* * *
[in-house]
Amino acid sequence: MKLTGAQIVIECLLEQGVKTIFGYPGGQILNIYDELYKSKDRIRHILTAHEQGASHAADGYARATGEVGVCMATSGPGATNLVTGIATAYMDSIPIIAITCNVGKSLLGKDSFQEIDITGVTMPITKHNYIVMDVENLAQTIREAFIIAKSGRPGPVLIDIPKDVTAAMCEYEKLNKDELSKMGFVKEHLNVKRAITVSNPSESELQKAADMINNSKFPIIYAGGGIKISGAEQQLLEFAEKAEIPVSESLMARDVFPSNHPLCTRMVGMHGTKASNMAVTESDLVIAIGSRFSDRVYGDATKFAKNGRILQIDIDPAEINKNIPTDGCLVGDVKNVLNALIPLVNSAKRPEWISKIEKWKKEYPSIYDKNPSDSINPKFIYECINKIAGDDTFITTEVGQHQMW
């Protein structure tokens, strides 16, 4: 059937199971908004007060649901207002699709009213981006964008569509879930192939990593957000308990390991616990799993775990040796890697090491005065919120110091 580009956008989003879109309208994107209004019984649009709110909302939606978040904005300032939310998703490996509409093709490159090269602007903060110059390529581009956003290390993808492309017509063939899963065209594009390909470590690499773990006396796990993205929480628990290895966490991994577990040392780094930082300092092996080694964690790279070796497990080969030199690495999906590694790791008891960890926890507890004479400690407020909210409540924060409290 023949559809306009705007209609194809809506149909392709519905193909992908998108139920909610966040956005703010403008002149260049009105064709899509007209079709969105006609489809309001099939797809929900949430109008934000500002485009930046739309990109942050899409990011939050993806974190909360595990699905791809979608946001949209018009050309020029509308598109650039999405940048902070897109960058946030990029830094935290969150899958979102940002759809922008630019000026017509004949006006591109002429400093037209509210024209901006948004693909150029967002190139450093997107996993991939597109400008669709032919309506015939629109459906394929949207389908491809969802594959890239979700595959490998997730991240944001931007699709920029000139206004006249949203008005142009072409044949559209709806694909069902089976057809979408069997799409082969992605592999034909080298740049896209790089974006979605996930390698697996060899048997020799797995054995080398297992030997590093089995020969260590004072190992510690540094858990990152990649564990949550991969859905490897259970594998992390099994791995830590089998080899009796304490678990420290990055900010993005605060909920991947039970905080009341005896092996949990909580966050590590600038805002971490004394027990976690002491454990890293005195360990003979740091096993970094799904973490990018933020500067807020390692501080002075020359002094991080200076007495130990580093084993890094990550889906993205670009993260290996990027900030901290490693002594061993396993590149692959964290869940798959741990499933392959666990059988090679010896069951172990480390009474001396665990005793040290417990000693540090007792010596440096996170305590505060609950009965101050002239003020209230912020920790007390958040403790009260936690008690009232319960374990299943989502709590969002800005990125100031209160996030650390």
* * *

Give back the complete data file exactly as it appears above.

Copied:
[in-house]
Amino acid sequence: MKLTGAQIVIECLLEQGVKTIFGYPGGQILNIYDELYKSKDRIRHILTAHEQGASHAADGYARATGEVGVCMATSGPGATNLVTGIATAYMDSIPIIAITCNVGKSLLGKDSFQEIDITGVTMPITKHNYIVMDVENLAQTIREAFIIAKSGRPGPVLIDIPKDVTAAMCEYEKLNKDELSKMGFVKEHLNVKRAITVSNPSESELQKAADMINNSKFPIIYAGGGIKISGAEQQLLEFAEKAEIPVSESLMARDVFPSNHPLCTRMVGMHGTKASNMAVTESDLVIAIGSRFSDRVYGDATKFAKNGRILQIDIDPAEINKNIPTDGCLVGDVKNVLNALIPLVNSAKRPEWISKIEKWKKEYPSIYDKNPSDSINPKFIYECINKIAGDDTFITTEVGQHQMW
């Protein structure tokens, strides 16, 4: 059937199971908004007060649901207002699709009213981006964008569509879930192939990593957000308990390991616990799993775990040796890697090491005065919120110091 580009956008989003879109309208994107209004019984649009709110909302939606978040904005300032939310998703490996509409093709490159090269602007903060110059390529581009956003290390993808492309017509063939899963065209594009390909470590690499773990006396796990993205929480628990290895966490991994577990040392780094930082300092092996080694964690790279070796497990080969030199690495999906590694790791008891960890926890507890004479400690407020909210409540924060409290 023949559809306009705007209609194809809506149909392709519905193909992908998108139920909610966040956005703010403008002149260049009105064709899509007209079709969105006609489809309001099939797809929900949430109008934000500002485009930046739309990109942050899409990011939050993806974190909360595990699905791809979608946001949209018009050309020029509308598109650039999405940048902070897109960058946030990029830094935290969150899958979102940002759809922008630019000026017509004949006006591109002429400093037209509210024209901006948004693909150029967002190139450093997107996993991939597109400008669709032919309506015939629109459906394929949207389908491809969802594959890239979700595959490998997730991240944001931007699709920029000139206004006249949203008005142009072409044949559209709806694909069902089976057809979408069997799409082969992605592999034909080298740049896209790089974006979605996930390698697996060899048997020799797995054995080398297992030997590093089995020969260590004072190992510690540094858990990152990649564990949550991969859905490897259970594998992390099994791995830590089998080899009796304490678990420290990055900010993005605060909920991947039970905080009341005896092996949990909580966050590590600038805002971490004394027990976690002491454990890293005195360990003979740091096993970094799904973490990018933020500067807020390692501080002075020359002094991080200076007495130990580093084993890094990550889906993205670009993260290996990027900030901290490693002594061993396993590149692959964290869940798959741990499933392959666990059988090679010896069951172990480390009474001396665990005793040290417990000693540090007792010596440096996170305590505060609950009965101050002239003020209230912020920790007390958040403790009260936690008690009232319960374990299943989502709590969002800005990125100031209160996030650390």